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article imageDer Spiegel article analyzes NSA spying in Germany

By Ken Hanly     Jul 5, 2014 in World
Berlin - The German news outlet Der Spiegel has a recent interview with a lawyer for whistleblowers and an attorney who represents Edward Snowden about NSA spying in Germany and NSA's relations with the German intelligence service (BND}.
The two being interviewed are Jesselyn Radack who counts Edward Snowden as one of her clients. She previously was an advisor for the US Justice Department. The other person being interviewed Thomas Drake is also a client of Radack. Drake exposed abuses at NSA. In 2011 he was charged and convicted and put on probation by a US court on a misdemeanor charge. All serious charges were dismissed.
The interviewer notes that the federal prosecutor in Germany has recently opened an inquirty into the US surveillance of Angela Merkel's mobile phone but did not open a broader investigation into the mass surveillance of German citizens as he said there was no evidence to do so. In response to this Drake replied: It stretches the bounds of incredulity. Germany has become, after 9/11, the most important surveillance platform for the NSA abroad. The only German citizen granted protection by a statement by Barack Obama is Angela Merkel. All other Germans are obviously treated as suspects by the NSA.
Radack suggests that the lack of a general investigation is that the authorities do not want the truth revealed. The Germans may be complicit to a degree. The federal prosecutor also notes that he has no chance of obtaining evidence since all the evidence will be classified and the Americans are unlikely to cooperate. However, Radack points out that governments have ways to force people to testify, and to interview people. The prosecutor could at least try to subpoena people. If the subpoenas were ignored at least some people would lose the opportunity to travel to Europe.
The Snowden documents give a list of 150 different places where at least historically the NSA and its forerunners had conducted espionage in Germany. The sites are called Sigads. Drake said that the information collected went beyond intelligence relevant to security and included economic information as well. The Bundesnachrichtendienst (BND) often cooperates with NSA and may collect information itself that it passes along to the US agency. The two have long historical associations. A famous case is evidence used to justify the US invasion of Iraq: On 5 February 2003, Colin Powell made the case for a military attack on Iraq in front of the UN Security Council. Powell supported his case with information received from the BND, instead of Mr. Hans Blix and the IAEA. The BND had collected intelligence from an informant known as Rafid al-Janabi alias CURVEBALL, who claimed Iraq would be in possession of Weapons of Mass Destruction, apart from torturing and killing over 1000 dissidents (human persons) each year, for over 20 years. Rafid was employed before and after the 2003 incident which ultimately lead to the invasion of Iraq. The payments of 3000 Euros monthly were made by a cover firm called Thiele und Friedrichs (Munich).As a result of the premature cancellation, al-Janabi filed a lawsuit at the Munich industrial court and won the case.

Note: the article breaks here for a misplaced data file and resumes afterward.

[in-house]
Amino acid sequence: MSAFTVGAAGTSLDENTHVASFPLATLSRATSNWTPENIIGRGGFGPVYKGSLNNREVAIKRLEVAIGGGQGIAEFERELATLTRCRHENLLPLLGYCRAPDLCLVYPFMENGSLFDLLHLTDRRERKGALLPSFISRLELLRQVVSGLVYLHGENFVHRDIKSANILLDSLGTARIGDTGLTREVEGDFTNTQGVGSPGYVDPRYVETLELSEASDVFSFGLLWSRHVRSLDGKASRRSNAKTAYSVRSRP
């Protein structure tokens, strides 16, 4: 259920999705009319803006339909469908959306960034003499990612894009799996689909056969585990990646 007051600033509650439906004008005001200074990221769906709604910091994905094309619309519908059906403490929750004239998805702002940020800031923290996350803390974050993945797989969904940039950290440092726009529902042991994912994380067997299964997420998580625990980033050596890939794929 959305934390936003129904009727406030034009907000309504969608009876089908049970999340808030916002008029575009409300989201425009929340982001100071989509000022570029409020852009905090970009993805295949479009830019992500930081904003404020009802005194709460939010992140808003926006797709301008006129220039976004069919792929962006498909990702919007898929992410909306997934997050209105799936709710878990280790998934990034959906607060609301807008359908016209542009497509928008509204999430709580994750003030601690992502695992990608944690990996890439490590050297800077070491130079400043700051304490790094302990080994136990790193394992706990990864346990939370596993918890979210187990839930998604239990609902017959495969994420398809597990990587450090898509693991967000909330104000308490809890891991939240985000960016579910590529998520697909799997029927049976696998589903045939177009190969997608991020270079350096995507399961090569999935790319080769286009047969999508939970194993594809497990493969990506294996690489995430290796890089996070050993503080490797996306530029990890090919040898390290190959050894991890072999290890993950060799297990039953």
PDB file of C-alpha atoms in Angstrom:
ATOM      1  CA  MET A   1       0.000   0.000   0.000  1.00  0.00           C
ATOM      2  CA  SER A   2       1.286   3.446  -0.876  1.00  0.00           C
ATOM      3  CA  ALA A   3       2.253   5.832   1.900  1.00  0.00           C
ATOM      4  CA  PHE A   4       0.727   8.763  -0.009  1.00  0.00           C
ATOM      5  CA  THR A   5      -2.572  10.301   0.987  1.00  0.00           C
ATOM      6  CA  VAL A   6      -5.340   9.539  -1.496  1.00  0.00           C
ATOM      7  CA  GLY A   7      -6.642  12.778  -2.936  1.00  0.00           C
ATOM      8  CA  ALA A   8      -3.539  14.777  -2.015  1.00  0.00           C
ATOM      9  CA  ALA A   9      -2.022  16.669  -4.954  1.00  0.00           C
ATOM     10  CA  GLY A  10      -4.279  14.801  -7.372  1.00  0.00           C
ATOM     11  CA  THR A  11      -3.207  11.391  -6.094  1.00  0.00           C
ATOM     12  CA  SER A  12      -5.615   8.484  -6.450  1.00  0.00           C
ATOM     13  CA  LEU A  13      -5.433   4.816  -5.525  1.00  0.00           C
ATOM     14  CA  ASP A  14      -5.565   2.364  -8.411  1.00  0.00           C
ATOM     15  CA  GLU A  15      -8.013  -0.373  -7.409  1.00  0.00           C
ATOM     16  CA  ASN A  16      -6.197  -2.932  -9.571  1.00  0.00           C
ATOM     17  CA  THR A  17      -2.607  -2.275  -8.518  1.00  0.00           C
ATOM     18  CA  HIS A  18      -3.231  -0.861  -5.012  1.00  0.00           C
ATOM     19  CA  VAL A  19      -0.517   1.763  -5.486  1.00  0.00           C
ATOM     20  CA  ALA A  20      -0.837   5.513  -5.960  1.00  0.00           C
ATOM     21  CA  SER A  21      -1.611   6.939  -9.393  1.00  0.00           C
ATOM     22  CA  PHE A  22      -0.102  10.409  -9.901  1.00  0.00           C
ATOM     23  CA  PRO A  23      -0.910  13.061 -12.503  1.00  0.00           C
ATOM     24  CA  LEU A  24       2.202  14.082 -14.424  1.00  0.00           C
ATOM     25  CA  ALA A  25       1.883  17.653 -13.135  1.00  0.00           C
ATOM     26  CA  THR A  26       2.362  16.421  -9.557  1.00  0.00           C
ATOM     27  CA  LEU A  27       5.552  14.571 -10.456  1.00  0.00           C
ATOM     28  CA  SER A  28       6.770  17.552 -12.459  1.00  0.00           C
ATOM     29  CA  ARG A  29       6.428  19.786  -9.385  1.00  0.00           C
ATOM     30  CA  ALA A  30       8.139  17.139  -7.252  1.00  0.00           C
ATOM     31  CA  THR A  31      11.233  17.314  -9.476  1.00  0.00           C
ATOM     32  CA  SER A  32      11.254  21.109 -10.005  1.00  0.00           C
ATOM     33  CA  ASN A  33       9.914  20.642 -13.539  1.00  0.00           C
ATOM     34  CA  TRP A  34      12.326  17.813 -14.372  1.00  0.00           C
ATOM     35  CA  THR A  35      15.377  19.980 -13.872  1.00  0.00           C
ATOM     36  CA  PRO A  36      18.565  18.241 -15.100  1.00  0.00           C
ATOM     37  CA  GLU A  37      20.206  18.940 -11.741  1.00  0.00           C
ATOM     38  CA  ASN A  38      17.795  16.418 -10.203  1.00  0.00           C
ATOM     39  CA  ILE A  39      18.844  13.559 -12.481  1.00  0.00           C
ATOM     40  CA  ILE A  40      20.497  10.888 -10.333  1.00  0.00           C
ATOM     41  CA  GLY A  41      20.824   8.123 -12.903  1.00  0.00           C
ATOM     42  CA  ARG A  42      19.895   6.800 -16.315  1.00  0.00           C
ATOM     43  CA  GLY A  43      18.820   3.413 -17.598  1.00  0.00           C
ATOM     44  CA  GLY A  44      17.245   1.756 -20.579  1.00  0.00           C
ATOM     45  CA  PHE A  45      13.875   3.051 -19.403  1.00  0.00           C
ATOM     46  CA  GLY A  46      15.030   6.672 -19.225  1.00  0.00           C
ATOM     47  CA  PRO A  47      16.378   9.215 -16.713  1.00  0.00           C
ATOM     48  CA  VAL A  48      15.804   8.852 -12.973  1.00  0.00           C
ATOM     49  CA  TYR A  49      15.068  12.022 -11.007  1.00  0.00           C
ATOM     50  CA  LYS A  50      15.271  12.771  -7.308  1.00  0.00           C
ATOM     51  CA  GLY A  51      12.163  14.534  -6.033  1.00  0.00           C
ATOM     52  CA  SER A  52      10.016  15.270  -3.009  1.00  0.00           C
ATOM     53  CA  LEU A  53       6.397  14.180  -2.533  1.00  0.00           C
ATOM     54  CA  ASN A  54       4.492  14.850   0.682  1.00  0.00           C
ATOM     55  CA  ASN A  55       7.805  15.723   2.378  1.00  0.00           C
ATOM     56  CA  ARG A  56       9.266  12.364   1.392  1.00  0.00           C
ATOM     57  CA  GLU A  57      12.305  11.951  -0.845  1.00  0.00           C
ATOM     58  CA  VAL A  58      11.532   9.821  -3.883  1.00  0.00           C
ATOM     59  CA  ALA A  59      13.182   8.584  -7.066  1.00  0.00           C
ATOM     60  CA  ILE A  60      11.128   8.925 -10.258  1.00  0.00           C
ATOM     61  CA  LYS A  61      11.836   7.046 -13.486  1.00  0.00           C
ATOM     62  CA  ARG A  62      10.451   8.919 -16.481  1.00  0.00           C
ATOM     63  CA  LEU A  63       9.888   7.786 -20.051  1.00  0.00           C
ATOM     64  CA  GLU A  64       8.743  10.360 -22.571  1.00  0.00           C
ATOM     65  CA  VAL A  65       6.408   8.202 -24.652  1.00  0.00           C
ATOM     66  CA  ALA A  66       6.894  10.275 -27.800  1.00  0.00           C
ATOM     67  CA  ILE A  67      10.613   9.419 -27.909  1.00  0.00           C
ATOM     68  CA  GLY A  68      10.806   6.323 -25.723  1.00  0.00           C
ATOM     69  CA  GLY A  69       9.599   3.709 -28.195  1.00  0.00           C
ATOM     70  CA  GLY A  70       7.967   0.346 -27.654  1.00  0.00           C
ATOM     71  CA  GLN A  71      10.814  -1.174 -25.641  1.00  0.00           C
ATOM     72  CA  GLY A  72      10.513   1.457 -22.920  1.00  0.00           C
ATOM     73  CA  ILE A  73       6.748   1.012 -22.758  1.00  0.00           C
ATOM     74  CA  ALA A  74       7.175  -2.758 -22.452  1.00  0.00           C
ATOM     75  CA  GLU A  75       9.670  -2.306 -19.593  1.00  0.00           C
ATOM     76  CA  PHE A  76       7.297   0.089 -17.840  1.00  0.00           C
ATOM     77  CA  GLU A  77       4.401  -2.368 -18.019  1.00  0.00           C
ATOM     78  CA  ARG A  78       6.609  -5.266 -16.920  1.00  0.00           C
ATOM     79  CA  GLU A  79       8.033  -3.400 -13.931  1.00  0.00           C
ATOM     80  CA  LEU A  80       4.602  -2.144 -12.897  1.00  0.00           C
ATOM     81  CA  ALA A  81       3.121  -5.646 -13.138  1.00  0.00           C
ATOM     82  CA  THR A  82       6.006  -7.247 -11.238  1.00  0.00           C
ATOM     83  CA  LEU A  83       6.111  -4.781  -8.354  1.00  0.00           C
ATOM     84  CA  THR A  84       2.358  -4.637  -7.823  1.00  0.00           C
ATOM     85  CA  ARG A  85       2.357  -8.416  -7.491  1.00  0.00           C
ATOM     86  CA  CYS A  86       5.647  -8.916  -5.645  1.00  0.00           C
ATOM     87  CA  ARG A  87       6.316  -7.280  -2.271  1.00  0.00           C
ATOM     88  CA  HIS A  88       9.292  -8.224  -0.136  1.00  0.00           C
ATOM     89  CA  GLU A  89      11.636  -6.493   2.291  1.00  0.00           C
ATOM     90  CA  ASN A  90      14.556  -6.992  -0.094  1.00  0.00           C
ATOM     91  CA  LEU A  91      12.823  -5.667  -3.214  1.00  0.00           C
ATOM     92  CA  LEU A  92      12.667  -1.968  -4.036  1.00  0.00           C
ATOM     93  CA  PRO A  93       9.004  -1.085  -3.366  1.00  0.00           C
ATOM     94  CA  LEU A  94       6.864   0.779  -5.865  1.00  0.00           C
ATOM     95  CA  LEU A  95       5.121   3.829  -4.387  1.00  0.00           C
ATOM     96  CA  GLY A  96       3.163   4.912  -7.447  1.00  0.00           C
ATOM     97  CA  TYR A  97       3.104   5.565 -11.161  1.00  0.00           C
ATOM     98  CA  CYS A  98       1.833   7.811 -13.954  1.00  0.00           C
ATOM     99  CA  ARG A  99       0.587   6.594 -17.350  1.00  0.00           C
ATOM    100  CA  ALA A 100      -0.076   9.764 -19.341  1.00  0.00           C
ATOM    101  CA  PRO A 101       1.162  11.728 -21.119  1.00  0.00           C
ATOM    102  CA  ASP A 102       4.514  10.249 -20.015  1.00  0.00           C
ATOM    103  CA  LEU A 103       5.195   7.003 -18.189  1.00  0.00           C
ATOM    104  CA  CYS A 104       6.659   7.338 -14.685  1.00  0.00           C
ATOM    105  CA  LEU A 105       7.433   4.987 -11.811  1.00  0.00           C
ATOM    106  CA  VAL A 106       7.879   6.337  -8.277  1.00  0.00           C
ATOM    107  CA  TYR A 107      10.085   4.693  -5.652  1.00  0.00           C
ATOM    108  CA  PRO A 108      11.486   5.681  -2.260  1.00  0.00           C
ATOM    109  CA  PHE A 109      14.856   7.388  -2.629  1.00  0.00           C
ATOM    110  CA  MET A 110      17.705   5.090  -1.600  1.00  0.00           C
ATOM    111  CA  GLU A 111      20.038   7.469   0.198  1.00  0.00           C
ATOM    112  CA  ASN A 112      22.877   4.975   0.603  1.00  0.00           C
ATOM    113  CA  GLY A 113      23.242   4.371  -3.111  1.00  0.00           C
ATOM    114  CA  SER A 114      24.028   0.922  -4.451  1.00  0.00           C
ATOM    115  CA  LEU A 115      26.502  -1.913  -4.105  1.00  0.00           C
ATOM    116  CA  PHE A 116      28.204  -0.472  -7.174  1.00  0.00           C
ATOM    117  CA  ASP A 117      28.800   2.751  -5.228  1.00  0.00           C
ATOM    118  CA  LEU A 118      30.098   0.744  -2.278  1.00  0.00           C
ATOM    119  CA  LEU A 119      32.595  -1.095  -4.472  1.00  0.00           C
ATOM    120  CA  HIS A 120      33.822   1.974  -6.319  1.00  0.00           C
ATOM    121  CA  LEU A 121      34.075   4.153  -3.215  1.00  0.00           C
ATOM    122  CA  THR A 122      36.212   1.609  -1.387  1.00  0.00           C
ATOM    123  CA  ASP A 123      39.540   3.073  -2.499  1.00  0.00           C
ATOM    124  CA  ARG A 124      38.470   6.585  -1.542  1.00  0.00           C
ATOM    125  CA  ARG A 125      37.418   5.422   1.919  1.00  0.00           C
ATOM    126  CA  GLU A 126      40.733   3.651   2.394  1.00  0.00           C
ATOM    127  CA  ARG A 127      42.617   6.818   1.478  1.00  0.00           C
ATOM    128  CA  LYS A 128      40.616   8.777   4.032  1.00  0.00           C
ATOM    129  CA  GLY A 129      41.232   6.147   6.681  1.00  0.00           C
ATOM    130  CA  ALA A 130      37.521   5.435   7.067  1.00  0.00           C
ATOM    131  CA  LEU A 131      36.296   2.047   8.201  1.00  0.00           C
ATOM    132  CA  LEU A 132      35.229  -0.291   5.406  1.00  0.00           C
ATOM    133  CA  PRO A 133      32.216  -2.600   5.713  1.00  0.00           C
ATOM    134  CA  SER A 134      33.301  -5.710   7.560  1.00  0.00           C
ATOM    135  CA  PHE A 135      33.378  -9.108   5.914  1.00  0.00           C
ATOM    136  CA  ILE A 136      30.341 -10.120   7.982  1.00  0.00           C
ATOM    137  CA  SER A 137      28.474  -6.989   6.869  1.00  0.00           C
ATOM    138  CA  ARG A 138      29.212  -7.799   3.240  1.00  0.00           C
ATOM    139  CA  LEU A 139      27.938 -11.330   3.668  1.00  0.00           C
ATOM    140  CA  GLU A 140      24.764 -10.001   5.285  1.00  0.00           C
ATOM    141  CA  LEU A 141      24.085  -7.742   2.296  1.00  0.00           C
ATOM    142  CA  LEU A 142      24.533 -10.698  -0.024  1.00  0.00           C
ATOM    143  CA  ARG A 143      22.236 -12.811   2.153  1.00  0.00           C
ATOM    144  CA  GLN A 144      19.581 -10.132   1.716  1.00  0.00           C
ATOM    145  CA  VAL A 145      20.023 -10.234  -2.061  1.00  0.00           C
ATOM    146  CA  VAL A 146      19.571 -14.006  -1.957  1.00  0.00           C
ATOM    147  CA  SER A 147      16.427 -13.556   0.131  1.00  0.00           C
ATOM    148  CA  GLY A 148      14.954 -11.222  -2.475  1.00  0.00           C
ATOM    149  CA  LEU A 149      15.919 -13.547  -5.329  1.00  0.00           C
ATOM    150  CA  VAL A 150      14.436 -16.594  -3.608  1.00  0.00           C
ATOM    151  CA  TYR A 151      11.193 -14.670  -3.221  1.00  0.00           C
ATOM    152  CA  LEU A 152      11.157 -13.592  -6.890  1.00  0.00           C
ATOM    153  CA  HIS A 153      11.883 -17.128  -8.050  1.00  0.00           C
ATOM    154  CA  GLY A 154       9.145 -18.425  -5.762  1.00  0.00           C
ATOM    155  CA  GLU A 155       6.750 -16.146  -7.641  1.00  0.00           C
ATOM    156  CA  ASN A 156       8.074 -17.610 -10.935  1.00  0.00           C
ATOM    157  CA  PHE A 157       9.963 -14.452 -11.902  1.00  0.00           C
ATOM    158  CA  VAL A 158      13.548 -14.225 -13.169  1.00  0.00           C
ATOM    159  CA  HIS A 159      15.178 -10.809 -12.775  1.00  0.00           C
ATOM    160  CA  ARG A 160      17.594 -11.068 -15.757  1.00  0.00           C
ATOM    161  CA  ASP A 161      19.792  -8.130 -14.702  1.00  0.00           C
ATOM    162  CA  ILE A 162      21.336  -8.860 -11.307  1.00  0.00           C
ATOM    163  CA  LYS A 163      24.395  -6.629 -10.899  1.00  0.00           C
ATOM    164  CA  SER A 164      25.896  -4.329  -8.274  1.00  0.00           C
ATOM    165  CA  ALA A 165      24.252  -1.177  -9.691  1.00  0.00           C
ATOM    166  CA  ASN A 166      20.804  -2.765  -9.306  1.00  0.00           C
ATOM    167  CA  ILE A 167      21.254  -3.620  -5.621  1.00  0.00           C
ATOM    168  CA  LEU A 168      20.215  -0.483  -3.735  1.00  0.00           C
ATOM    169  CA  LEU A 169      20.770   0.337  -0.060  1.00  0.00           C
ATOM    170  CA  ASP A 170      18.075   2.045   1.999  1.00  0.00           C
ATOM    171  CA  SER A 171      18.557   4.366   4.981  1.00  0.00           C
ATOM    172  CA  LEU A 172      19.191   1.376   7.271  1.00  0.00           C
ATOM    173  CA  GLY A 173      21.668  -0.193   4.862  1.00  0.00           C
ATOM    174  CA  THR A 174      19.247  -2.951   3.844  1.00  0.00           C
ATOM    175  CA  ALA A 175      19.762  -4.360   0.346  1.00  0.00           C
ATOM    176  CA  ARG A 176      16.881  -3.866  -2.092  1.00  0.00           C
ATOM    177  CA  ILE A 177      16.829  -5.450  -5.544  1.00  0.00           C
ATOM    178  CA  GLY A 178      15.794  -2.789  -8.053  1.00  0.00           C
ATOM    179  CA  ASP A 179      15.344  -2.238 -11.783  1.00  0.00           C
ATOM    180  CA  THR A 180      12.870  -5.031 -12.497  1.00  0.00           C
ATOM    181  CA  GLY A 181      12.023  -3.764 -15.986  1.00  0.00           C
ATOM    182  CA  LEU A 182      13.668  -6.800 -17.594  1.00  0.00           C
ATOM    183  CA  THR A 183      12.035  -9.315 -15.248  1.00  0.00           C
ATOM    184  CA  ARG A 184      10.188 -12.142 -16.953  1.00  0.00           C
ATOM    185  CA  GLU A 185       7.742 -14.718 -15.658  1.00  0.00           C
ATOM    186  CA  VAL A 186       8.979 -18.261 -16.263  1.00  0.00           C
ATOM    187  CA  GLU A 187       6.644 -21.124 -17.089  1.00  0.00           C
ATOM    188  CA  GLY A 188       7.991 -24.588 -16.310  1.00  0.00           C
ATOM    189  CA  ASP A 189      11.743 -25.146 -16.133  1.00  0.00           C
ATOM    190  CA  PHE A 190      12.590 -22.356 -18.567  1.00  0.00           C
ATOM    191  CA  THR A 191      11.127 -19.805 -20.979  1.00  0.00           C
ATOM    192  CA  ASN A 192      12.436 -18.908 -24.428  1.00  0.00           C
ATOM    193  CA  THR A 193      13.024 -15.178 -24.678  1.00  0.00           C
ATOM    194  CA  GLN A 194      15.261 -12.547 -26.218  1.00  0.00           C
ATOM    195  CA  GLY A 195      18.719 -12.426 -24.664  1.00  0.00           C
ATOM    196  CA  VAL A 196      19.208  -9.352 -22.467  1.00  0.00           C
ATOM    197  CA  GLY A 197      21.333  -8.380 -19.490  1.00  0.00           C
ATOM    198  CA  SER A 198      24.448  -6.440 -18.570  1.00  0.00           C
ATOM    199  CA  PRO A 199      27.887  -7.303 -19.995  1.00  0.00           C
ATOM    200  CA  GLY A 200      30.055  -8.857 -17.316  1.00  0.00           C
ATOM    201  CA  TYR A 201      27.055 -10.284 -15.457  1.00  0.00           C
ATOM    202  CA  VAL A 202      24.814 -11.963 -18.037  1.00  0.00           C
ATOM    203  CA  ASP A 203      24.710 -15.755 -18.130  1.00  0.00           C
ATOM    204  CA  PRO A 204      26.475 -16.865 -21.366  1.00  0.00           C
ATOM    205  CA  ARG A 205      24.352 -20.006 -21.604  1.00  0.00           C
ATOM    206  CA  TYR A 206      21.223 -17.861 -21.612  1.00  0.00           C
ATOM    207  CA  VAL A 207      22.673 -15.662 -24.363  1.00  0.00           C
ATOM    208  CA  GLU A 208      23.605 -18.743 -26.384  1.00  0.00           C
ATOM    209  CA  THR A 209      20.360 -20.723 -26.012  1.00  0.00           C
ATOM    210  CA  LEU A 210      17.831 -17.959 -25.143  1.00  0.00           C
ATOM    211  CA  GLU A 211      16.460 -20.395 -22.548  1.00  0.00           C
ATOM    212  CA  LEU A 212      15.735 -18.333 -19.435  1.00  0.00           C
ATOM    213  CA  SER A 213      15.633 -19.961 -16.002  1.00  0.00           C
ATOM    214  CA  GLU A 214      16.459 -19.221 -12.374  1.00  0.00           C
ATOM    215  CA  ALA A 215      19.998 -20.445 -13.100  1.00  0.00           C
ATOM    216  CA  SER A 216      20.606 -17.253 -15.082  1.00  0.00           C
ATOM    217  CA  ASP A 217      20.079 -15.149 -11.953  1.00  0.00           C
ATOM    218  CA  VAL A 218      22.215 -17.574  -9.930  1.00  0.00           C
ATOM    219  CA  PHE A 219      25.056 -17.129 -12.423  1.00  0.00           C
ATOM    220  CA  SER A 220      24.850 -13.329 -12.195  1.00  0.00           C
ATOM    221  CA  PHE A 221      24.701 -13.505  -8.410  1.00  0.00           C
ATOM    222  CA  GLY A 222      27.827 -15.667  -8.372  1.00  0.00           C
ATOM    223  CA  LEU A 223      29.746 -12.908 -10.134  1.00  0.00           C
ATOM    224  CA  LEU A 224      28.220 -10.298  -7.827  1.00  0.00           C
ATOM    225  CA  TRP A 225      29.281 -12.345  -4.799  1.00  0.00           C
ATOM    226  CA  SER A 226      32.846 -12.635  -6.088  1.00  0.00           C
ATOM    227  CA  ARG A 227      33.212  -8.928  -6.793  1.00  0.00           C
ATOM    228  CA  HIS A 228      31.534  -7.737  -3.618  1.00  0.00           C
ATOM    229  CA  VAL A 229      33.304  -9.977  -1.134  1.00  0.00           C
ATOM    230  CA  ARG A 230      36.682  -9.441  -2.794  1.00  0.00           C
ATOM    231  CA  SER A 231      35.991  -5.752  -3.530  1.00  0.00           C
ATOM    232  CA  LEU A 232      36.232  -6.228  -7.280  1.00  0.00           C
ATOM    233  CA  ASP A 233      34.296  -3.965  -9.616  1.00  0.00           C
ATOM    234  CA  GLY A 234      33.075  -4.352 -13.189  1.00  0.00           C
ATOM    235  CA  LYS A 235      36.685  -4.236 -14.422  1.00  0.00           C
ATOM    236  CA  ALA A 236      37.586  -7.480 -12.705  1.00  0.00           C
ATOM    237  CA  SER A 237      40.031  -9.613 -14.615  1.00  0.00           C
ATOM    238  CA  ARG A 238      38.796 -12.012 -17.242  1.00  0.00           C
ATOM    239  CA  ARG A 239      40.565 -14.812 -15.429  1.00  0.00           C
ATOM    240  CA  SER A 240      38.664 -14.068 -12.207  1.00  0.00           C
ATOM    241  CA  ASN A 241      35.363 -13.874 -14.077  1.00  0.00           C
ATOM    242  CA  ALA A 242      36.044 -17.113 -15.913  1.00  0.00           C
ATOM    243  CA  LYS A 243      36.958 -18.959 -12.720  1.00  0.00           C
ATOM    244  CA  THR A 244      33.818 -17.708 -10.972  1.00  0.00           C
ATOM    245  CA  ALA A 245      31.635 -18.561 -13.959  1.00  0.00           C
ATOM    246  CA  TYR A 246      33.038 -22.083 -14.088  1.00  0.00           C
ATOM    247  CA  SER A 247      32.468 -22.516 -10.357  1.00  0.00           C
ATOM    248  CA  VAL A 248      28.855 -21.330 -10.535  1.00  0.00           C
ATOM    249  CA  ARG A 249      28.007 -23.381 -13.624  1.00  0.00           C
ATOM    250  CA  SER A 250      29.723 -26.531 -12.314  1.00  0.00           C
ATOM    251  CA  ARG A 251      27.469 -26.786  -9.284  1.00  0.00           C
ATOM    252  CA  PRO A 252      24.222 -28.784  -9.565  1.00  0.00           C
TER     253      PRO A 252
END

Drake claims the intelligence cooperation traces back as far as the Cold War and that the relationship is unequal with NSA being the master. Former East German Stasi agent Klaus Eichner praises the abilities of NSA: Among all the Western agencies that were involved in communications intelligence, the NSA was the leader and the top intelligence agency -- from the perspective of both their equipment and their personnel.
However, he claims the Americans looked upon the Germans as very much junior partners who were mostly obedient but were "never of one mind and one heart". He said the US presence is still so massive on German territory that they are not dependent upon Germans for surveillance. Drake notes that the relationship of Germany to NSA is not as close as the so-called Five Eyes (Australia, Canada, New Zealand, the United Kingdom and the United States) but approaches that.
After 9/11 Drake claims that Germany became a particular target for NSA since hijackers had lived in Germany, trained there, and communicated from the country. Drake became a whistleblower just a few months after 9/11 because he felt that NSA had violated the constitution and that the US just set aside the rules of law: Today, we have the greatest surveillance platform the world has ever seen. This is why I shudder. National security has become a state religion. They say they want to keep us safe, but from whom?
While Drake admits that there may be the odd case where surveillance actually prevents a terrorist attack that nevertheless , "99.9 percent, is not about security. It's about controlling people and information."
A new scandal is now developing in Germany as a member of the BND has been arrested by the public prosecutor. Although originally arrested for allegedly passing on information to Russian intelligence, he claimed under questioning that he received money in exchange to providing secret information to a US contact: According to Süddeutsche Zeitung newspaper, the employee had been approached several times by the NSA, at least once with a specific request for information on the Bundestag's investigation into NSA surveillance.According to Der Spiegel, the BND staffer had collected between 200 and 300 secret documents from internal servers and saved them onto a USB stick. He reportedly sold the documents to US intelligence services between 2012 and 2014 for tens of thousands of euros.
More about Der spiegel, NSA BND relations, Angela merkel
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